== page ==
Honey flavors have become popular in their simple pure or caramelized forms, as well as used to complement other flavors, for instance:
- lavender and honey,
- pistachio and honey,
- milk and honey,
- lemon and honey,
- orange and honey.
Maple sweetening will also grow more prominent. Since the consumption of maple syrup has increased in both the United States and Canada in the past two years, flavor firms expect this trend to continue with new flavored spirits, coffees, lemonades, and more.
If pumpkin spice has led the fall flavor conversation the past few years, a considerable migration toward maple will be more pronounced.
Molasses also shows promise.
Like burnt caramel, molasses has the potential to intrigue consumers. It is a flavor that many are familiar with, evoking warmth, nostalgia, and feelings of homemade goodness.
Crème brûlée is another sweet trend foreseen as an innovative indulgent flavor in 2019.
If sweet flavor trends satisfy with rustic and refined options in 2019, bitter flavors will be the new sweet.
As modern consumers are increasingly on the lookout for less sweet and more mature tastes, Flavor firm Döhler indicates wormwood as the next bitter trend, for its complex, bitter-herbal flavor profile.
Besides its well-known use as one of the main flavoring ingredients in vermouth wine, wormwood can also be used to add taste to a variety of other innovative food concepts.
4) Smoked and Fermented
Flavors in the smoked and fermented spectrum are finding more and more fans.
The ‘smokeless’ smoke flavor trend will escalate to new sophistication in 2019, with flavor profiles, such as applewood, maplewood, and cherrywood smoke-type flavors dominating the scene.
Oakwood, which offers a smoky flavor, is also seeing more activity.
Characterized by delicate smoky notes, oakwood pairs well with vanilla and caramel flavors. Its exciting flavor is not just found in barreled spirits, but is rapidly becoming a trendy ingredient in light cocktails and teas. Oak is undoubtedly one of the most exciting flavors to keep an eye out for in 2019.
Comax Flavors points to the continued growth of fermented flavors, including five spice kombucha tea, pickled beet and onion, and pickled peach.
This renewed interest is driven by consumers gravitating toward friendly bacteria that support digestive health, coupled with an interest in experiencing bold tastes.
Flavor Provenance, Cultural Fusions, Healthy Ingredients, and Sensory Appeal will be strategical marketing elements in 2019
Kerry’s predictions forecast that 2019 will bring further specificity to the origin of flavors as ingredients.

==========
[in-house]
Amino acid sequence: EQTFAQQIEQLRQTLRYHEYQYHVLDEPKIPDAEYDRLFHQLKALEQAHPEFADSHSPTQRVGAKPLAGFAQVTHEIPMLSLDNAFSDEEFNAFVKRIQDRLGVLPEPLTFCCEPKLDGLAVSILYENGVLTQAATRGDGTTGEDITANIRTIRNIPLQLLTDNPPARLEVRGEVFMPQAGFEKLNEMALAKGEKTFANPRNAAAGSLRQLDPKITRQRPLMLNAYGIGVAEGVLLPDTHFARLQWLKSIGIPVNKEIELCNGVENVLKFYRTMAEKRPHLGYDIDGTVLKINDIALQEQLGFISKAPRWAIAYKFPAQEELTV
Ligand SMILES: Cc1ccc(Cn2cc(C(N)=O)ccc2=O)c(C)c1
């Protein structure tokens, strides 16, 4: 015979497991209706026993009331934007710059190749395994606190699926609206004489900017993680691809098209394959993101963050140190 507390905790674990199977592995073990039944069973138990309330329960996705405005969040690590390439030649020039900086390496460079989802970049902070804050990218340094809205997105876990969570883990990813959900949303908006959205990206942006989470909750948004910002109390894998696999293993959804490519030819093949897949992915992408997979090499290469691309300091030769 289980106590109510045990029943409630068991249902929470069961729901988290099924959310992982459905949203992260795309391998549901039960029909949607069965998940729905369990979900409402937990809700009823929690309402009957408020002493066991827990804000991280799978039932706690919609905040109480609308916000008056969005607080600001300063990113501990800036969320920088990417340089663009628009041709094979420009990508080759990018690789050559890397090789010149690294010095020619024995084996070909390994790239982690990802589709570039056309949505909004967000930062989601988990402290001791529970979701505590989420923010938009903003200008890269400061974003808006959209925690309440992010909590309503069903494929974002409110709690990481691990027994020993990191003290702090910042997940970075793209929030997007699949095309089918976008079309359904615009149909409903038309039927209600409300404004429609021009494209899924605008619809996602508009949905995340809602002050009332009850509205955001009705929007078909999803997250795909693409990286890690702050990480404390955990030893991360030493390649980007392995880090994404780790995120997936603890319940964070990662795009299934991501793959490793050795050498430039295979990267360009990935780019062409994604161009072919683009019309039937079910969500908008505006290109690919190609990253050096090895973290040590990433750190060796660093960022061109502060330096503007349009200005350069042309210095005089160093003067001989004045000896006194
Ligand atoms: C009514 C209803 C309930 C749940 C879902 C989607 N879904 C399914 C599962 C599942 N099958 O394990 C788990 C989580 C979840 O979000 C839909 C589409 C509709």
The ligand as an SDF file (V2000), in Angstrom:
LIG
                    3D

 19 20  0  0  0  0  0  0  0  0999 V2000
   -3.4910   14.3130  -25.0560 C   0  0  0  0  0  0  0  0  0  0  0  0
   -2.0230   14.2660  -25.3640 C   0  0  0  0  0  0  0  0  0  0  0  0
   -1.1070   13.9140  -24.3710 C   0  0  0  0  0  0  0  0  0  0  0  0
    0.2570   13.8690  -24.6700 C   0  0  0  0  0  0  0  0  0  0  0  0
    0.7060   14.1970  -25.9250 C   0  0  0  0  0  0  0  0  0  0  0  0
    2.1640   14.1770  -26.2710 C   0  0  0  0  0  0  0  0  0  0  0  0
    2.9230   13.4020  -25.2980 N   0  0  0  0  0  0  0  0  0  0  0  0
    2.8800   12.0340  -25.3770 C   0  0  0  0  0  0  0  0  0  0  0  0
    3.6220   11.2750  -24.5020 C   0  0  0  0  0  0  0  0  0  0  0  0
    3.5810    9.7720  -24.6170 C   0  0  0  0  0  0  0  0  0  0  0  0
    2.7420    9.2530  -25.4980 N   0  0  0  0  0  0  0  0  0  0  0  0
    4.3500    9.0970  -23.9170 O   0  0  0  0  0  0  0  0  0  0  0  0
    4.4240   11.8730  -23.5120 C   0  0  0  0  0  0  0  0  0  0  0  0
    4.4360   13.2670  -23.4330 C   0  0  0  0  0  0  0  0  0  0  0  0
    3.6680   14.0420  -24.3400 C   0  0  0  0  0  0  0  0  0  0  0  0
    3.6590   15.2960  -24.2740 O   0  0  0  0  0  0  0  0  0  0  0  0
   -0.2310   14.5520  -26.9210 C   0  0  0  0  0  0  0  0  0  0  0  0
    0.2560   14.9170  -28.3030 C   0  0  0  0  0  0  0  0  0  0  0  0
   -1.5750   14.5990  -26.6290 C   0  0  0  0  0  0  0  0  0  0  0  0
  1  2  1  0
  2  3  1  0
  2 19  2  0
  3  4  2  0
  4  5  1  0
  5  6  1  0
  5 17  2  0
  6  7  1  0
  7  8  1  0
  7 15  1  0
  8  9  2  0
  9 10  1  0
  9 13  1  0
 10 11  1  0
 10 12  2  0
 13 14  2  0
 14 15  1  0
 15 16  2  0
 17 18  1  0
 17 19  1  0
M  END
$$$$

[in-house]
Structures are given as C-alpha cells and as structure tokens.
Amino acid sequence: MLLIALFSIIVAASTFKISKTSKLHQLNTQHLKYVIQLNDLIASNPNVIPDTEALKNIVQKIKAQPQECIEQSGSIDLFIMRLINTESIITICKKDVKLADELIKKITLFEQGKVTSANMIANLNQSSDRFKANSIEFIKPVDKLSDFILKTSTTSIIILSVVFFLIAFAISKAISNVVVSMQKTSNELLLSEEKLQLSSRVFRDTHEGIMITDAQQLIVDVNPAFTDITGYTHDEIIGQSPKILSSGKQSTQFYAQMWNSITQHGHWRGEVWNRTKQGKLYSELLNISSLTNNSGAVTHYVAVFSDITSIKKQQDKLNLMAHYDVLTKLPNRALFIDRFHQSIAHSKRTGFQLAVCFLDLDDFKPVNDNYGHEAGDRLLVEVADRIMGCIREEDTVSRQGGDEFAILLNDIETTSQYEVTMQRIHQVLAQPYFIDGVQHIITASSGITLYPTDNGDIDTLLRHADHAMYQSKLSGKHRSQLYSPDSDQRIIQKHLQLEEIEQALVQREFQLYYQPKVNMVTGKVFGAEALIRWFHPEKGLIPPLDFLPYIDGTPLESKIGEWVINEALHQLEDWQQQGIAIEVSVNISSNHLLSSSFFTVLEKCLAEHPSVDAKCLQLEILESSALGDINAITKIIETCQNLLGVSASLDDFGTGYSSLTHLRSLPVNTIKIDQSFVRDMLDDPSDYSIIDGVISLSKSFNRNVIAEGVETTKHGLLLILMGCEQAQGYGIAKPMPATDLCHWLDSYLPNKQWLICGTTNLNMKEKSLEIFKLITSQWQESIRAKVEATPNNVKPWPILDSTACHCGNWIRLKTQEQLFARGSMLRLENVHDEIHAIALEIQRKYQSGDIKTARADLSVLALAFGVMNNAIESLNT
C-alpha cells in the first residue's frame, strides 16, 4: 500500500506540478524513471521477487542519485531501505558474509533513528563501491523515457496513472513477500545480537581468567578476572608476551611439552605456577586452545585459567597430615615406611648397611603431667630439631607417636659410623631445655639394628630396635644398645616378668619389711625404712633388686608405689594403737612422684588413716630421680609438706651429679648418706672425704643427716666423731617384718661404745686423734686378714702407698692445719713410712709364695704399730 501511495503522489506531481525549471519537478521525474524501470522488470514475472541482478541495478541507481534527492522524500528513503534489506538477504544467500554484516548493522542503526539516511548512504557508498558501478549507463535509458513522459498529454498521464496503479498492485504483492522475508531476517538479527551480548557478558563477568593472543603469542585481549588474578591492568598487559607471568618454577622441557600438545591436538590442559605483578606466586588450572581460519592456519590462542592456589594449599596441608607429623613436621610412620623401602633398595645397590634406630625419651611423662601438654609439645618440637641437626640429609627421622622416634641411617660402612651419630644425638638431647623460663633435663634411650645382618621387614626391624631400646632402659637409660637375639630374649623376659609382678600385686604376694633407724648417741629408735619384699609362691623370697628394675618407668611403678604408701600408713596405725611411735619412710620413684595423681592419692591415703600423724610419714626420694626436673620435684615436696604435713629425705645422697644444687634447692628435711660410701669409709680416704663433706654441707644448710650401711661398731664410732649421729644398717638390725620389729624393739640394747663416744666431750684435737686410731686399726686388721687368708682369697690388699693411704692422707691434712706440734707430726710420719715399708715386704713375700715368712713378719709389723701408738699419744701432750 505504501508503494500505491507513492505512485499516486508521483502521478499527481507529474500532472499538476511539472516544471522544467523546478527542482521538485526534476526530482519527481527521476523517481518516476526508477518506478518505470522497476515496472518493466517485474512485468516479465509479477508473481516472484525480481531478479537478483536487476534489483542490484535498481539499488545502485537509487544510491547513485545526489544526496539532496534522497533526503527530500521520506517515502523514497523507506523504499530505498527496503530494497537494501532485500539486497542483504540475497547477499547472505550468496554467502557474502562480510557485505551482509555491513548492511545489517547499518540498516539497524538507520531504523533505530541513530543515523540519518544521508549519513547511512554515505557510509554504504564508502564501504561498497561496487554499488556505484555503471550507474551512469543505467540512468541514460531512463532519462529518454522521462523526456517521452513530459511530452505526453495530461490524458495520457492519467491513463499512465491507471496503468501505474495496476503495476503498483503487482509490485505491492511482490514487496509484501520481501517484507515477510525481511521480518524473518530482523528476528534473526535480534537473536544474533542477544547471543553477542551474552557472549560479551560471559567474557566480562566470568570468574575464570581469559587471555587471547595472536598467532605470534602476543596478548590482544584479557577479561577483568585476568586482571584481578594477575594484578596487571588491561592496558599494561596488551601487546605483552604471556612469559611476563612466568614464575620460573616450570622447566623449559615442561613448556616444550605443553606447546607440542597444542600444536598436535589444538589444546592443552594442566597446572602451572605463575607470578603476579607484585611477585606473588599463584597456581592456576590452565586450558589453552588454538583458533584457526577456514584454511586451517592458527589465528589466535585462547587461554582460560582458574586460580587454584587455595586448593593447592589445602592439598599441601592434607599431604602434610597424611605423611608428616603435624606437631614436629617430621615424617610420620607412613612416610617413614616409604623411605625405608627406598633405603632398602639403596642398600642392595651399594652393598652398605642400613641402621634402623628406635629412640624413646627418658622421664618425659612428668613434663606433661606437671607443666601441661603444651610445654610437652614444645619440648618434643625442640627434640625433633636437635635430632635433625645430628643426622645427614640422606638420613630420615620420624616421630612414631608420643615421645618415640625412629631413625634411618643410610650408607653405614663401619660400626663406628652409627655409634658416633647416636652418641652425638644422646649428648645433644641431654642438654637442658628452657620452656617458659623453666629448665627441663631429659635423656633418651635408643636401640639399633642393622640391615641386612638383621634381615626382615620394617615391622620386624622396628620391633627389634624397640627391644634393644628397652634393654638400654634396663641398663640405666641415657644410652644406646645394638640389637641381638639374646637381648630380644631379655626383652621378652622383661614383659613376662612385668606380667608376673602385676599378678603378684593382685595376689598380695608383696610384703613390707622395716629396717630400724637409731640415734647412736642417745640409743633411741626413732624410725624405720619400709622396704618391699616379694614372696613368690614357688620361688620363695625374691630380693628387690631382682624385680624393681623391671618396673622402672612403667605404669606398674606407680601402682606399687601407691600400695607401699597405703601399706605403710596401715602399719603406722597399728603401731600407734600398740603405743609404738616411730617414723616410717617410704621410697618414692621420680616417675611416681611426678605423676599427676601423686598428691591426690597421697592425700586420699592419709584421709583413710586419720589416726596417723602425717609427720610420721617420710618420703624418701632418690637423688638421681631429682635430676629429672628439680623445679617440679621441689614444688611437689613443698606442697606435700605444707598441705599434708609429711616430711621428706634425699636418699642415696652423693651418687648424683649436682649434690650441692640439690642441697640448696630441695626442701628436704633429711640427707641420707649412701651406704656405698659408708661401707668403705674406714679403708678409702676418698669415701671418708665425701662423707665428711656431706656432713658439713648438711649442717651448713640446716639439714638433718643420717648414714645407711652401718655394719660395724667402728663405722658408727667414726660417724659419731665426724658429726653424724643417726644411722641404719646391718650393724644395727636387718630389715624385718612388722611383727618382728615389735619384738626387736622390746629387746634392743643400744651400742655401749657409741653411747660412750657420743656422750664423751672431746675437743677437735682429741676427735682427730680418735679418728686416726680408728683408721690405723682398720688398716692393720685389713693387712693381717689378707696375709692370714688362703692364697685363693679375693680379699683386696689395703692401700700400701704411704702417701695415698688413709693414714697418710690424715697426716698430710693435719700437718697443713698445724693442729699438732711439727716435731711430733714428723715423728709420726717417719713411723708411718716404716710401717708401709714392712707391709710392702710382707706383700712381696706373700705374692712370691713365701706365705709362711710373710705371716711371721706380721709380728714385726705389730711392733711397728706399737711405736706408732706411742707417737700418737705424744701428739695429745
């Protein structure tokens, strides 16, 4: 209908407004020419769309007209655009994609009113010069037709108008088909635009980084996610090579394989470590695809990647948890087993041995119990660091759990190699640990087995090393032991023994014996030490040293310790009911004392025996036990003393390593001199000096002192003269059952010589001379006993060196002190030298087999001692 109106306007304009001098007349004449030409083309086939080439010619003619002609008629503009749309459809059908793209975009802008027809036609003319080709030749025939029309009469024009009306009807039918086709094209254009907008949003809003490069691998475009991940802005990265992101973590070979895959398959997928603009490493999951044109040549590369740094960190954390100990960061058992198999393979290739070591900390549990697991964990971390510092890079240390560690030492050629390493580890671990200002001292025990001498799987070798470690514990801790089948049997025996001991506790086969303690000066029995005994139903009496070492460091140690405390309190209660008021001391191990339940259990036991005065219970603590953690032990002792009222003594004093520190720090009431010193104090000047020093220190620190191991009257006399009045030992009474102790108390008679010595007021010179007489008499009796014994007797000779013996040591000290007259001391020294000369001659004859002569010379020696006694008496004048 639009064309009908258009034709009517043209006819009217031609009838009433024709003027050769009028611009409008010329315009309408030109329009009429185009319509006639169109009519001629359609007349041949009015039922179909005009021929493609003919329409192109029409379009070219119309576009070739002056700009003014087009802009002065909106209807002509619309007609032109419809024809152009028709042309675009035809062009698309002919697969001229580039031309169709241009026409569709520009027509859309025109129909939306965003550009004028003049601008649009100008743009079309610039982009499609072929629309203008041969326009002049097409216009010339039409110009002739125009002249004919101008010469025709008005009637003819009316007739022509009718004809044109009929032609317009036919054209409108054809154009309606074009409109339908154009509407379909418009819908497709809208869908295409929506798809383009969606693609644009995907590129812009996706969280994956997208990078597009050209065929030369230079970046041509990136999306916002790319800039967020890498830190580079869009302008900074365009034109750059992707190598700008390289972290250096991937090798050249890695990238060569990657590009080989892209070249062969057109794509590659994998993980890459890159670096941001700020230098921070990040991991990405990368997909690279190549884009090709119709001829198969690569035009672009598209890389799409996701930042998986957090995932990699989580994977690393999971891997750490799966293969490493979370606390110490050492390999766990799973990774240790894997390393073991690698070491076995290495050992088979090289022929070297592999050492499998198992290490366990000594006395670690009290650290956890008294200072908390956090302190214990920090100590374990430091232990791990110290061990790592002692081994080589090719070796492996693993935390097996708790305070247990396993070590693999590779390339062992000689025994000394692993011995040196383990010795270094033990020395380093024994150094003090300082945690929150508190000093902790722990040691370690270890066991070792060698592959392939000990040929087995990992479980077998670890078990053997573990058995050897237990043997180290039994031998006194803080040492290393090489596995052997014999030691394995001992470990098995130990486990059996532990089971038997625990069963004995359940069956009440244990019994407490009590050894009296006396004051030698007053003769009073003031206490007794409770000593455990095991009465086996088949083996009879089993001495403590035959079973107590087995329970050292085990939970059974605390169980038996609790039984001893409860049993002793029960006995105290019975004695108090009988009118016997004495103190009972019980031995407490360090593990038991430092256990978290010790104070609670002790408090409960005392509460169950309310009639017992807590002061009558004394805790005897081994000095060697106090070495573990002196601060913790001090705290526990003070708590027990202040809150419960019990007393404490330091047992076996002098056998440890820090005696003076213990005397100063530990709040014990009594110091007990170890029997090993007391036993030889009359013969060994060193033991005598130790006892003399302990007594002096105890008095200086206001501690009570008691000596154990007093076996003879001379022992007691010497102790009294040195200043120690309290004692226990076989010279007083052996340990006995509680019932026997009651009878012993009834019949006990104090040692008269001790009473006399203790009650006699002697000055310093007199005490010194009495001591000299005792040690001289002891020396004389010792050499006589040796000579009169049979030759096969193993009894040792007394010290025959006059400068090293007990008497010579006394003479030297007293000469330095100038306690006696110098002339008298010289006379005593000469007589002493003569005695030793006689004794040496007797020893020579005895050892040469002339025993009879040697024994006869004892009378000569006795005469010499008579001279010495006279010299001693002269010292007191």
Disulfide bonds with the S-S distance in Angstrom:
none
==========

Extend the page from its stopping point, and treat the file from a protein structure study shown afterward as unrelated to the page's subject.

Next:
As formulators put new flavors on consumers’ taste maps, marketing stories can also capitalize on the exotic background behind those ingredients. Products that are created with ingredients that are traceable and have provenance claims can be the nudge to engage with a particular product rather than another with no specificity. For instance, a ‘Brazilian orange’ carries more appeal than an ‘orange.’
Cultural fusion is also a big draw. Indian-cuisine-inspired spices will go more hybrid in 2019.
Combinations like cardamom mocha, cardamom white chocolate, chai caramel, chai molasses, garam masala gingersnap, maple cumin, and maple turmeric will be the new trend to look out this year.
Interest in Indian flavors is also driving the rise of marigold as a flavor.
Flavors whose appeal is in line with the general growing consumer interest in functional, healthy products to live better—and, possibly, longer—will stay actual in 2019.
Superstar spices turmeric and ginger keep representing smashing hits in different food categories, spanning from sweet and savory snacks to teas and alcoholic drinks.
Oats are a healthy ingredient that several flavor firms call out as a flavor to watch in 2019.
Oat milk exploded in popularity in 2018 as a creamier alternative to almond- and soy-based milks, favored by vegan specialty-coffee consumers. Considering this trend alongside the general move toward increased fiber intake, toasted and puffed oat will evolve as more mature flavor in cereal snacks and other food categories 2019.
Coffee continues to see heightened activity due to the healthy halo around coffee in general.
Cascara-flavored options will grow in good-for-you products. Mushroom coffee is another global trend for 2019, spurred by the health benefits associated with mushrooms.
Lastly, coffee creamy flavors will gain more traction in different food products in 2019, mainly catering to a younger audience. As coffee consumption is growing globally among younger consumers (13-18 years of age), these customers prefer creamy and sweet coffee beverages such as shakes, smoothies, and twists on lattes.
Finally, in order for flavors to get a renovated reception from consumers, brands must remember the importance of other attributes that contribute to the ‘whole package.’
Visual and texture impact will play a decisive role in delivering share-worthy experiences that people will crave. Edgy flavors and bold colors emphasized through attention-grabbing ingredients will stay more relevant in the consumer’s mind with the architecture of specific sensations that will elevate the overall sensory experience.
Which flavor trends have you already encompassed and which ones will you consider in 2019?